- When the script completes you'll have a file "out.txt" which is a CSV file of frequency and signal power levels.
To characterize a filter (find the response of a filter) simply connect the system like so:
- But first connect just the moRFeus, attenuator and RTL-SDR together.
- In GQRX increase the gain until just a few dB before the RTL-SDR overloads and starts showing signal images. This will maximize the available dynamic range.
- Run an initial calibration scan with morfeus_scalar.py. Save the results in out.txt into a spreadsheet.
- Connect the filter in the RF chain, and then run a second scan with morfeus_scalar.py. Save the results into another column in the spreadsheet.
- Subtract the calibration scan results from the filtered results. Plot the resulting values using the spreadsheet software. This will show the response of the filter.
Measuring Antenna VSWR
VSWR is a measurement that can be performed on antennas to determine how well matched an antenna is to (normally) 50 Ohms. Lower VSWR values are better, with a VSWR of one being the best. To measure VSWR connect the system up like in the following photo:
- First run a scan with the antenna disconnected and record the out.txt results into a spread sheet.
- After the first scan completes, run the scan again with the antenna connected, and save the out.txt results to the spreadsheet.
- Subtract the antenna disconnected power levels from the antenna connected power levels to determine the return loss.
- Using the SWR formula below to calculate the SWR.
Results and Measurement Accuracy
Here we compare the results measured by a commercial VNA (miniVNA Tiny), versus an RTL-SDR noise source measurement system, versus one using the moRFeus as a tracking generator.
When measuring a bandstop filter like our RTL-SDR Blog BCFM Bandstop filter the noise source really struggles to produce an accurate result since the majority of noise over the spectrum gets through, thus overloading the dongle. It is only possible to get the rough shape of the filter.
The moRFeus tracking generator can determine the attenuation up to the maximum dynamic range of the RTL-SDR, which is about 50 dB. The VNA gets the true attenuation which is over 60 dB.
1090 MHz Band Pass Filter
Here we measure the FlightAware 1090 MHz ADS-B filter. The noise source isn't quite able to utilize the full dynamic range of the dongle, but it's better than with the band stop filter. There is also a odd glitch that occurs at around 300-400 MHz which seems to be something related to overload of the dongle.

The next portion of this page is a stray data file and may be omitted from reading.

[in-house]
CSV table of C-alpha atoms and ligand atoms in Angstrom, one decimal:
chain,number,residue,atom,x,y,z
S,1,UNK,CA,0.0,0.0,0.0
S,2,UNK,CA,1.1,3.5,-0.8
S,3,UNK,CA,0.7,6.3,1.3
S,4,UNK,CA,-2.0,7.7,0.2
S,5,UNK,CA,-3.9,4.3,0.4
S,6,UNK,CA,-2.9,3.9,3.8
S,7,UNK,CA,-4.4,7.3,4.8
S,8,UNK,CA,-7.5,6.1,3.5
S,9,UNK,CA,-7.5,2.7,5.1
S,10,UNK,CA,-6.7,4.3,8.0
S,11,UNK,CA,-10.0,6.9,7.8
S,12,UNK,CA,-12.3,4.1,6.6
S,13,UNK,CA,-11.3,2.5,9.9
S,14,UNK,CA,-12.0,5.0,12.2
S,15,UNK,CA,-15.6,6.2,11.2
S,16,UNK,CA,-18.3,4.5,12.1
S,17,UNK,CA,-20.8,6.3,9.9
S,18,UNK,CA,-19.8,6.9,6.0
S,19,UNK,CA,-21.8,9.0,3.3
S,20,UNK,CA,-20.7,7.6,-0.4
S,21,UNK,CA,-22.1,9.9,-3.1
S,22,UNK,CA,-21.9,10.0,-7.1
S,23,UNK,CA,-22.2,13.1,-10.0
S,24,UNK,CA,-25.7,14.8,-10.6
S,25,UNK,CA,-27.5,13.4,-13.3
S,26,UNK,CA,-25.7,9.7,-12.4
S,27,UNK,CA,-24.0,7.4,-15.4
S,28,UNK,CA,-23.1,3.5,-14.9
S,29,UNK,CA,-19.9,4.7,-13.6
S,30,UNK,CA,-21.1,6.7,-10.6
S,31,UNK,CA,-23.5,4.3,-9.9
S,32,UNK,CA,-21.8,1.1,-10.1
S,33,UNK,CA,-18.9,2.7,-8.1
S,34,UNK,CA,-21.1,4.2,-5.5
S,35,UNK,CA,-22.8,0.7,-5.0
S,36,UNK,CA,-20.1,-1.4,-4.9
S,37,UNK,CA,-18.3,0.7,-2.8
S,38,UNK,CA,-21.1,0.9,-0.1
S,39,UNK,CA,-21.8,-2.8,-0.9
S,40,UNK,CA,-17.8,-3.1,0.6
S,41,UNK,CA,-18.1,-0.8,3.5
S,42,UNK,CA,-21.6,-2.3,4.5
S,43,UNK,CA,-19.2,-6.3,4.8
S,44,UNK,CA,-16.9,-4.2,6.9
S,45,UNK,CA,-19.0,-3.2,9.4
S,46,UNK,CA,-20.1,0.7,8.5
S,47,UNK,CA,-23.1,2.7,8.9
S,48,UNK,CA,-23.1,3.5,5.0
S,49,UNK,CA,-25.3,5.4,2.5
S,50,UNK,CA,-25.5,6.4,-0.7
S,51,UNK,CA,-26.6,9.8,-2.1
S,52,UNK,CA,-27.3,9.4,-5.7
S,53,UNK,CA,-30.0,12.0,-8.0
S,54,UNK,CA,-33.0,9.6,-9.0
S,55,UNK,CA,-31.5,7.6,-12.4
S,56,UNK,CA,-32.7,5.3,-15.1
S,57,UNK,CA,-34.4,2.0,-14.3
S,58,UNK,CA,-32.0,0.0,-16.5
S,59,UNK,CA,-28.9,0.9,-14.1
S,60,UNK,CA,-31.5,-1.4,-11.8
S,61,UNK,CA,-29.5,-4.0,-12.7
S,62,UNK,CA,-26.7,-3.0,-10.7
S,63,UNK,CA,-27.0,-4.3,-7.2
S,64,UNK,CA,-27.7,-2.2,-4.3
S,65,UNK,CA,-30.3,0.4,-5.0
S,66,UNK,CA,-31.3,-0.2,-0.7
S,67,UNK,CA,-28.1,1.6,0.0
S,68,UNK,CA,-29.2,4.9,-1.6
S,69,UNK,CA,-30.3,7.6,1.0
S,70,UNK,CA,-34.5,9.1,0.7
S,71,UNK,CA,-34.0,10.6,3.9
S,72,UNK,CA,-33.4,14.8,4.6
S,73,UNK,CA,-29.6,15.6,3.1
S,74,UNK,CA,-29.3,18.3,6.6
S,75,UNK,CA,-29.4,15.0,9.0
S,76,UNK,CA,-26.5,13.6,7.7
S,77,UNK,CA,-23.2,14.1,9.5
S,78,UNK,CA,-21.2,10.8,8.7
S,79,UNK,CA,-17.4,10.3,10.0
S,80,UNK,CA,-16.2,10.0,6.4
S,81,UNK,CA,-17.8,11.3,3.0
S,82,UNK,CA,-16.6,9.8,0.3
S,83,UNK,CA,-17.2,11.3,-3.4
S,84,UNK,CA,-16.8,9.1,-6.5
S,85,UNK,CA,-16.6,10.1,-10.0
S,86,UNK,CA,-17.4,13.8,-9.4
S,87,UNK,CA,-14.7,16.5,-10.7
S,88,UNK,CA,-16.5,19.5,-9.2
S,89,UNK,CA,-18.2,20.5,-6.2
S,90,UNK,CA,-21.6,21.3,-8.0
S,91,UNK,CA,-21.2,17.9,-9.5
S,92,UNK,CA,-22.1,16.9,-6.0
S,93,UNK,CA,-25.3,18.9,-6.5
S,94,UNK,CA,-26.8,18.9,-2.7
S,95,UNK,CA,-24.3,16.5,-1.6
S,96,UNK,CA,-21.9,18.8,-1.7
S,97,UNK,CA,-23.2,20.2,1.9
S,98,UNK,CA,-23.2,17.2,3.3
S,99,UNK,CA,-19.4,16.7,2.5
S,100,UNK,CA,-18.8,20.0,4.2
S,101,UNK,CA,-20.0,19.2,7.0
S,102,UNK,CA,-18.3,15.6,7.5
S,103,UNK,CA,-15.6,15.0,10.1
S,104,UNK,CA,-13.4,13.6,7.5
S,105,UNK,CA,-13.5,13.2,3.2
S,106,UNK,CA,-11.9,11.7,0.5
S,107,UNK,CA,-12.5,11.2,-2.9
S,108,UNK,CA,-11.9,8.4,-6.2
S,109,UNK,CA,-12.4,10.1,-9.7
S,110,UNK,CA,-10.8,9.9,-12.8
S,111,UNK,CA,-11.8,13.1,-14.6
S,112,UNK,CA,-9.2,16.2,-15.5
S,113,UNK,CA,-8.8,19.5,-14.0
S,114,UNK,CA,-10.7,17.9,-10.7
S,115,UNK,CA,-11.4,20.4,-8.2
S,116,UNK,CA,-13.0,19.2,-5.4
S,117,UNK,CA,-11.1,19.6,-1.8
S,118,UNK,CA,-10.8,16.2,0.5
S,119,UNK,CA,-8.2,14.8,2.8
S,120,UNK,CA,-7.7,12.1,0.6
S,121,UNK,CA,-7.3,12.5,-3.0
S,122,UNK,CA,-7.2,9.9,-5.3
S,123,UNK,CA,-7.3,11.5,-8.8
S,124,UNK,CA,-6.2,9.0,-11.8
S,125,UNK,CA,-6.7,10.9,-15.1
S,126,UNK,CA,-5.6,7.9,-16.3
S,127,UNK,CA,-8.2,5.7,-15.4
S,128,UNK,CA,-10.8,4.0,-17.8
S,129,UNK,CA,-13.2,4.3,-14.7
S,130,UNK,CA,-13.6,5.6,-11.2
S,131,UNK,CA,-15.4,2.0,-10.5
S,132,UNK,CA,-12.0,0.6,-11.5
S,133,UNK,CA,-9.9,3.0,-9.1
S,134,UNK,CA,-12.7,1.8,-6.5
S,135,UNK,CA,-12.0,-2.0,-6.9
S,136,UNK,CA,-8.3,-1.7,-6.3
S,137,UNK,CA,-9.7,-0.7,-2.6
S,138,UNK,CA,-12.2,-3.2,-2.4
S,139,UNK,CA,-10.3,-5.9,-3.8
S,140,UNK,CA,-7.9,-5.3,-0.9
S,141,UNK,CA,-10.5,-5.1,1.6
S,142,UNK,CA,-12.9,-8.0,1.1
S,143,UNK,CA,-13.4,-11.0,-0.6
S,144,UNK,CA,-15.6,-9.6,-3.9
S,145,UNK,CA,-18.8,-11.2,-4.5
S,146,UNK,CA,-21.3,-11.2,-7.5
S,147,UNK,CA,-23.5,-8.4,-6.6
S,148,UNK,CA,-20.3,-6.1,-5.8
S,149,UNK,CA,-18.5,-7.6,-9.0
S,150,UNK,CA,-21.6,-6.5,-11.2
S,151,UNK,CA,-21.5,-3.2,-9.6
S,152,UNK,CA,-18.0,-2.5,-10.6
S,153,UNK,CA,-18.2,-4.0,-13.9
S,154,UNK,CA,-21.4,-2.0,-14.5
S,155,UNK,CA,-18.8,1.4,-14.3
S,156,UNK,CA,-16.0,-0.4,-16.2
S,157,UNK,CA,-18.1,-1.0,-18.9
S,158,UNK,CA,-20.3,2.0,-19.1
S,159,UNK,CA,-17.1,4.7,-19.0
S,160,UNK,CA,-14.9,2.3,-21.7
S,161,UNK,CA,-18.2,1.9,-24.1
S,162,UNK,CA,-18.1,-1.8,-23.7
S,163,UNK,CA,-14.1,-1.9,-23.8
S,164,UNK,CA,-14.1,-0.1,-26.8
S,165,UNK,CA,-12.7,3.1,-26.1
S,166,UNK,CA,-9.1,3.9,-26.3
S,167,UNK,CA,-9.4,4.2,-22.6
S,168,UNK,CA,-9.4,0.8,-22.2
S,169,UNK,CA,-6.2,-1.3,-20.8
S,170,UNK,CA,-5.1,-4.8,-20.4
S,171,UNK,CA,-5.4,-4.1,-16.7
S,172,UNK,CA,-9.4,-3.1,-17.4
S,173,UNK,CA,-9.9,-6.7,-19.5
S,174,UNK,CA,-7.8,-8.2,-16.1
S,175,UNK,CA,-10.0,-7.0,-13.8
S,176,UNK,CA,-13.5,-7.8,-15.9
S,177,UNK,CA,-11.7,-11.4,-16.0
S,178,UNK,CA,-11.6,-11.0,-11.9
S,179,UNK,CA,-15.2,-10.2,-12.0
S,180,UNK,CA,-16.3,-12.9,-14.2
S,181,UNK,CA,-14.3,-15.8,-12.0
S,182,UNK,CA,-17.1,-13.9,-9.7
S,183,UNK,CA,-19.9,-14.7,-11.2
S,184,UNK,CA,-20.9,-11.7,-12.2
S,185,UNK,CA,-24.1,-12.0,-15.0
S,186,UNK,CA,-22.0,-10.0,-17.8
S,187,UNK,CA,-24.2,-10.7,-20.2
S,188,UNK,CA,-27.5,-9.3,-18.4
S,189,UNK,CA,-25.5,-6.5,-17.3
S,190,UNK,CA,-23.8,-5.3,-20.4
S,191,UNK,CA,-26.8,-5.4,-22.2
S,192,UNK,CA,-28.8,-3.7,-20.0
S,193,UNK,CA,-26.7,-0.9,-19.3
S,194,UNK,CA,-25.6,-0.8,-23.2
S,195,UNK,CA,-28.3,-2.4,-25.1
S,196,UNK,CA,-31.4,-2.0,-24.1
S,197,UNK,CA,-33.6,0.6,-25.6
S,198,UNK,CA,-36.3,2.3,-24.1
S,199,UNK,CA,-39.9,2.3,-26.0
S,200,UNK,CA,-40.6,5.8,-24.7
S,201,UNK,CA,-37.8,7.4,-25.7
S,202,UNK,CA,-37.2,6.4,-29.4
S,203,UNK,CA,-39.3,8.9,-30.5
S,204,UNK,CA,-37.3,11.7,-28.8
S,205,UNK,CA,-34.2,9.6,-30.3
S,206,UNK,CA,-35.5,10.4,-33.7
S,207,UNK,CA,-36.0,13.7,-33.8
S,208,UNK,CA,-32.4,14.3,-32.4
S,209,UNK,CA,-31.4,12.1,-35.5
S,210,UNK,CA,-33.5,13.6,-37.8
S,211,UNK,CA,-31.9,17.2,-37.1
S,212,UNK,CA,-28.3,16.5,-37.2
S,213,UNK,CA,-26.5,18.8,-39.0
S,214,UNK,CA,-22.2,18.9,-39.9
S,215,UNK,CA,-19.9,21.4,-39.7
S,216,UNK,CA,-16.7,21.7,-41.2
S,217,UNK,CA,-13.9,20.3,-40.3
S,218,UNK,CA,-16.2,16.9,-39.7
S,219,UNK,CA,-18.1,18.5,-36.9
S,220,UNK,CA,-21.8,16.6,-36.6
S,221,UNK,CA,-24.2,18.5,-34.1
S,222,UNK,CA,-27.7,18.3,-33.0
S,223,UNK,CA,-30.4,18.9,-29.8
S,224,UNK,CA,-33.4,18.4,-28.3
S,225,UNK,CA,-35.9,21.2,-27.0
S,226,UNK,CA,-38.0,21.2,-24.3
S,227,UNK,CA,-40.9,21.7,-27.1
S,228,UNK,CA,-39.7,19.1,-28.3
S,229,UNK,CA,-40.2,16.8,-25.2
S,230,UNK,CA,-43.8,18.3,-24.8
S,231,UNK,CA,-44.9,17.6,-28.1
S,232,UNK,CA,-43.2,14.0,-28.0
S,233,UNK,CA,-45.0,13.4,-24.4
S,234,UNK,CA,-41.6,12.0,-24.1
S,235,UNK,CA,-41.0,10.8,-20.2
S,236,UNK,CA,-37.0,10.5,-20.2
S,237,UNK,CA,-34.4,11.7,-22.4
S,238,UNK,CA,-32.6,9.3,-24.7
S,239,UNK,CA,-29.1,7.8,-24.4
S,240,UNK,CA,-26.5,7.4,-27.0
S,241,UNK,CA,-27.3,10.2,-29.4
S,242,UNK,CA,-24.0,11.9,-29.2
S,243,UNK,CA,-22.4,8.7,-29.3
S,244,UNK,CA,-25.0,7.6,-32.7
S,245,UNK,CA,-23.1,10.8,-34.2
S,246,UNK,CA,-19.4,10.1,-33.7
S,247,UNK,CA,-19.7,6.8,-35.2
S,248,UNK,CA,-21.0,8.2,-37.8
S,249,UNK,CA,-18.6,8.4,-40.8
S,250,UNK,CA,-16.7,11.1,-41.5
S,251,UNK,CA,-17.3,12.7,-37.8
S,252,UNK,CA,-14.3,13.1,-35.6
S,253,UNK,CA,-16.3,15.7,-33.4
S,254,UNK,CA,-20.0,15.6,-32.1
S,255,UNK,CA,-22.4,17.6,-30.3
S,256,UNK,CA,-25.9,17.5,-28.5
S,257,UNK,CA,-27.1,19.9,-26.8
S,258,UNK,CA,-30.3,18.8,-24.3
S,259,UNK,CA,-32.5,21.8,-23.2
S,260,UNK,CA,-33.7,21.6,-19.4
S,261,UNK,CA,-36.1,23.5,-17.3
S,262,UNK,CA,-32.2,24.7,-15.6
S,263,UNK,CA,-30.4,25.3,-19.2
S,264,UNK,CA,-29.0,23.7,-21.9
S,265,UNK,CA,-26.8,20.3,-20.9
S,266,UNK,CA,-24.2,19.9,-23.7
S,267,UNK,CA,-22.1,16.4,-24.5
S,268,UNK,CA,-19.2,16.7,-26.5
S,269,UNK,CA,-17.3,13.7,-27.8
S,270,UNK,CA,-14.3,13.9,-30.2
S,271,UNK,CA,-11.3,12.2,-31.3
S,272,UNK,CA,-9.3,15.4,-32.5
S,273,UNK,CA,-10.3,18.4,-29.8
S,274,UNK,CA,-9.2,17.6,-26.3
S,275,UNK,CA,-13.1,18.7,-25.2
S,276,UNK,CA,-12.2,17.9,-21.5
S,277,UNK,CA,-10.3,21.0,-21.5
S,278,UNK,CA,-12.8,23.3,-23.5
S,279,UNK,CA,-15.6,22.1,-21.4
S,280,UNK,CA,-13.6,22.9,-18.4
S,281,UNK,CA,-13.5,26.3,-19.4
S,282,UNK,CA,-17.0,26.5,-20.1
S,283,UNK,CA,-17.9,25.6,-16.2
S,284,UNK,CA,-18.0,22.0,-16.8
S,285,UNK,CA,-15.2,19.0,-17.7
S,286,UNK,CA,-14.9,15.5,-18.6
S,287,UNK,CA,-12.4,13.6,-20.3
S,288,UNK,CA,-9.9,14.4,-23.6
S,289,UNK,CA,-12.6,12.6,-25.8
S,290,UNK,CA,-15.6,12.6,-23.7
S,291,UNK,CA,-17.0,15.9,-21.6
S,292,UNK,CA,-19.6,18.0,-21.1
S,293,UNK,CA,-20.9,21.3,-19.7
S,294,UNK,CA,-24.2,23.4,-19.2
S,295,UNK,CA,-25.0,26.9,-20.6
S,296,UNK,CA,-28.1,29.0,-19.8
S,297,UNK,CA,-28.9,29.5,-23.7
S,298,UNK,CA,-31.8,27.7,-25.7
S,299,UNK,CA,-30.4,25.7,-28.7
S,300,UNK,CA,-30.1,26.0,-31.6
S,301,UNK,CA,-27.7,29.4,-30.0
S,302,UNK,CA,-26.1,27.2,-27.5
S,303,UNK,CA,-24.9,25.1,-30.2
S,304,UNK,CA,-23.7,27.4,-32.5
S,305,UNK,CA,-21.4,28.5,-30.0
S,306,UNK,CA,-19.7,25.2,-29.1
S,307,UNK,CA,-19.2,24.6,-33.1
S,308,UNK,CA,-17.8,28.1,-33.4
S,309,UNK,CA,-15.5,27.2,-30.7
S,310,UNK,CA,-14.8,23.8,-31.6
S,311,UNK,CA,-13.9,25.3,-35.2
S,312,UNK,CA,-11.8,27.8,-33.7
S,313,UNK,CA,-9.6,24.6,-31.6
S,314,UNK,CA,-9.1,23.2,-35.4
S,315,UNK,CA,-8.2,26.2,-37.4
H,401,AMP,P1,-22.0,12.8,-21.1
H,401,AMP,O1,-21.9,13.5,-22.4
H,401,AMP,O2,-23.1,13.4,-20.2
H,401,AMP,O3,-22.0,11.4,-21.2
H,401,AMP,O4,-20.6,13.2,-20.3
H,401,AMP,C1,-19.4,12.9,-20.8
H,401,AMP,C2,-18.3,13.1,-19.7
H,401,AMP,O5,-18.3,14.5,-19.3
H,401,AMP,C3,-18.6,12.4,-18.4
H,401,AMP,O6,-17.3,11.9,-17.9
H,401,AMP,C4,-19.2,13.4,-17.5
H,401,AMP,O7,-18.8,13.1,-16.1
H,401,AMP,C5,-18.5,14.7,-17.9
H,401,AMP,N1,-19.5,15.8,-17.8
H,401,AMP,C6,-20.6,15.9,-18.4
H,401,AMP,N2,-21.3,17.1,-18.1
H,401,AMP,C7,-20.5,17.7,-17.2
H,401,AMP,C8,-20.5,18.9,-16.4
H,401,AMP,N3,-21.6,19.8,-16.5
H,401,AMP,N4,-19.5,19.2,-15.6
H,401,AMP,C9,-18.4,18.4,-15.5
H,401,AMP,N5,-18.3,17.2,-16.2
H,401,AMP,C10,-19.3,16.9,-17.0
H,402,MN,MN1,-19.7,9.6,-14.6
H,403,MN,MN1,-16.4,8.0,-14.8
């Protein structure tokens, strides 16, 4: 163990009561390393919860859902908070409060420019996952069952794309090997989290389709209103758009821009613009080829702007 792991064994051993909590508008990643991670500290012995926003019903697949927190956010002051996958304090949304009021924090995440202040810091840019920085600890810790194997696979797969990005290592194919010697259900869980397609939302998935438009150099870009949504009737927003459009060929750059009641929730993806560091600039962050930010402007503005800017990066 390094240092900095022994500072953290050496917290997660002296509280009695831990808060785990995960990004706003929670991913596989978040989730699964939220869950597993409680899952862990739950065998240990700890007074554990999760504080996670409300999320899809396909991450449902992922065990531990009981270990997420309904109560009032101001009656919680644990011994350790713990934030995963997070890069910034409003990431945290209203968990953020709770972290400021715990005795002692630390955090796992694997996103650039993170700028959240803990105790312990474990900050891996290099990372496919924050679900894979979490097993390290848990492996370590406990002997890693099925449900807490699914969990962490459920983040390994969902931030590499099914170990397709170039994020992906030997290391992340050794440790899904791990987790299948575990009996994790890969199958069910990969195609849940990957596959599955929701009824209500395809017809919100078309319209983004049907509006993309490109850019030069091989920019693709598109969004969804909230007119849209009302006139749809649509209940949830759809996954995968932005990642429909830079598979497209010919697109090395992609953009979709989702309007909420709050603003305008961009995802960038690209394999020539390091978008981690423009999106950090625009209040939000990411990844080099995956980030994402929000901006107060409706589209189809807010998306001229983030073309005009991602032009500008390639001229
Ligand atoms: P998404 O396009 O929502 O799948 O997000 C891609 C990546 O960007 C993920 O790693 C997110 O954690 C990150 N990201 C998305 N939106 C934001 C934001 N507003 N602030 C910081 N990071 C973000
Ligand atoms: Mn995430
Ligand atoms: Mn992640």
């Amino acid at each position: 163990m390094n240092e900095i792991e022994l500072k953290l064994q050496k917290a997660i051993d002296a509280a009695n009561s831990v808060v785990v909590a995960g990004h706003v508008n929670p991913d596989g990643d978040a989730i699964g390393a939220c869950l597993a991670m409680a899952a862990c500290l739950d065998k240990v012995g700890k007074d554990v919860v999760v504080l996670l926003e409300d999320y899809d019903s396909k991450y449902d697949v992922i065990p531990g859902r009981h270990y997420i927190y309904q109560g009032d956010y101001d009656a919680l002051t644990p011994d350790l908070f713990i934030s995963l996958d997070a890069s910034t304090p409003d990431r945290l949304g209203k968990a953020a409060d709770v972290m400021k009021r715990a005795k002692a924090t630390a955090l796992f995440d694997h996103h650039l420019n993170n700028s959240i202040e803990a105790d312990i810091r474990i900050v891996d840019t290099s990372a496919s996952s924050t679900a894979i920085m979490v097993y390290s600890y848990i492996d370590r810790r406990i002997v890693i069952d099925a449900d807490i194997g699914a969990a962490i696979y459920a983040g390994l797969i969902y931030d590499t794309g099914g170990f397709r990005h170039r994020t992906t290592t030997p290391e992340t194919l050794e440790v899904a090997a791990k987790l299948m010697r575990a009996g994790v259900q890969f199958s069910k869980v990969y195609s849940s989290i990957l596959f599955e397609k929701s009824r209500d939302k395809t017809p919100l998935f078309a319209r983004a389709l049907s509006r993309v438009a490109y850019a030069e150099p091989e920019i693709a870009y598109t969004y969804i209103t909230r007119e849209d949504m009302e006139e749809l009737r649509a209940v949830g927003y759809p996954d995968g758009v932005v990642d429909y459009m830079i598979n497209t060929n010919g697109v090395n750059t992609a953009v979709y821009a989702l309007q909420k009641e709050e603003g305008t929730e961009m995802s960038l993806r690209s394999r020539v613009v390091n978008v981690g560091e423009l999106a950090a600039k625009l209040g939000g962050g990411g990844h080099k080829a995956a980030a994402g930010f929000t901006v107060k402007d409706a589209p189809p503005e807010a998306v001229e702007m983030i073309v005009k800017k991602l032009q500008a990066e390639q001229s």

Again moRFeus as a tracking generator gets close, but not quite down to the 60dB+ attenuation that this filter provides.
Here we measured the VSWR of a dipole with 30 cm elements. In theory the resonant point should be around 238 MHz.
Both methods quite clearly show the resonant point of the antenna quite accurately, and are very close to the VNA's measurement. But the moRfeus tracking generator method does appear to follow the VNA's results slightly closer. The noise source method also has a bit of trouble when it comes to accurately measuring larger VSWR values, since the return loss is closer to zero, requiring more measurement accuracy.
One thing to consider is that a scan from 85 - 1500 MHz with the moRFeus and with a 500 ms settling time takes about 15 minutes to complete. Running the scan faster gives gibberish results as it seems that the measurement can't settle fast enough. A standard rtl_power scan with 2 MHz bandwidth and noise source only takes about 30 seconds, and the commercial VNA is done in 10 seconds.
We've shown that the moRFeus can be used as a low cost tracking generator together with an RTL-SDR for characterizing filters, and for measuring the VSWR of antennas. Compared to the method of using a noise source, using the moRFeus as a tracking generators gives better results that are closer to that of a commercial VNA.